Works wonderfully. It might not work out of the box if you have some 100K epic nvim initialization file, but the plugin documents a workaround for having an embedding/VS specific configuration.

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Kudos Beluga
Recommends
NeovimNeovim

I don't actually notice much of a difference between the two, as the end result looks identical. If you use Vim and are switch to Neovim it's an extremely easy 1-minute process. I switched from Vim to Neovim. I can't say I found much of a difference, but the key points where Neovim could be better than just vim is that first, there are much more people maintaining Neovim compared to vim, which means fewer bugs and a modern code base. It also has a smaller code base which might result in a small speed improvement. Another thing is that it's basically just a fork of vim, so what harm can it do? ;)

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Tarcísio Gruppi
Recommends
VimVim

I recommend using vim 8+ it has native plugin support if you need language supports you can install the package vim-nox which will come with support for python, lua, ruby, etc

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Rogério R. Alcântara
Recommends
NeovimNeovim

The hints on the codebase's contributors and the VSCode integration helped me make up my mind.

I really appreciate all comments, though.

Thanks a bunch!

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Albert Kim
professor at CEE, UHM · | 2 upvotes · 11K views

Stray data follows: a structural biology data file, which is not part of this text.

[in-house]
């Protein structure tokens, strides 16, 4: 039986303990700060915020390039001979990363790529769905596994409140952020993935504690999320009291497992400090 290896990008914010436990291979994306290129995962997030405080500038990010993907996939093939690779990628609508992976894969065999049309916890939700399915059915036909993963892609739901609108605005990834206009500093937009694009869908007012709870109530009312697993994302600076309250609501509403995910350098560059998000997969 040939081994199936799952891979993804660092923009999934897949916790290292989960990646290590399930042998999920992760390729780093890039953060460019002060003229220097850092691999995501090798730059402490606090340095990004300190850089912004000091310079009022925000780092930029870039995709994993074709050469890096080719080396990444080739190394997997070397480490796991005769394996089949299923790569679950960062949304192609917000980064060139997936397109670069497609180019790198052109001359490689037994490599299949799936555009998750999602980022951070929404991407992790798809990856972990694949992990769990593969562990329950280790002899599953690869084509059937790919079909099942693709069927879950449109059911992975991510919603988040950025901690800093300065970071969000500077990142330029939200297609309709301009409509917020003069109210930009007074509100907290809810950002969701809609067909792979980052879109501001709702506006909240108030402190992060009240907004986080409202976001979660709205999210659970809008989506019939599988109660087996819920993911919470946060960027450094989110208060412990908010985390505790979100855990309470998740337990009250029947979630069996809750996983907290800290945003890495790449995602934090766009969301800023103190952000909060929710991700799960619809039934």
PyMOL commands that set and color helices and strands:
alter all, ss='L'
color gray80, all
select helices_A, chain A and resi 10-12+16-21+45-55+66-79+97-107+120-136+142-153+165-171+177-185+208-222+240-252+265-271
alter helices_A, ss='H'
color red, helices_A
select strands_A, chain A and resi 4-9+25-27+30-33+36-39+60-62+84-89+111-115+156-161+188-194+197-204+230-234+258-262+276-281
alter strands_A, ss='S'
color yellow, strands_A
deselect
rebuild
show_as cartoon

Recommends

It truly depends on whether you want to completely avoid GUI and stick to TUI and command lines. If you want to edit all of your codes within a terminal, then Vim or neovim would be the choice. Emacs can be run in a terminal, but the functionality is limited. Most people use Emacs using GUI and emacs-client not to use too much memory.

My general preference is to use an independent text editor, which is better if it is highly customizable and programmable. So, I have used Emacs for several years. For beginners, I guess Emacs requires significant time to learn to fully enjoy its wonderful functionalities. In that sense, using atom would be a recommendable option.

Regardless of all the situations, learning basic vim in the terminal will help you in any case. In summary, I recommend 1. vim as a default editor in the terminal 2. atom if you are a beginner, or 3. Emacs if you have a long-term plan to master a programmable editor

Other editors like sublime text, VS code, and so forth are also worth learning and using. But, no matter which editor you choose, stick to one or two until you become an advanced user. Being able to use most text editors at an intermediate level is waste of time.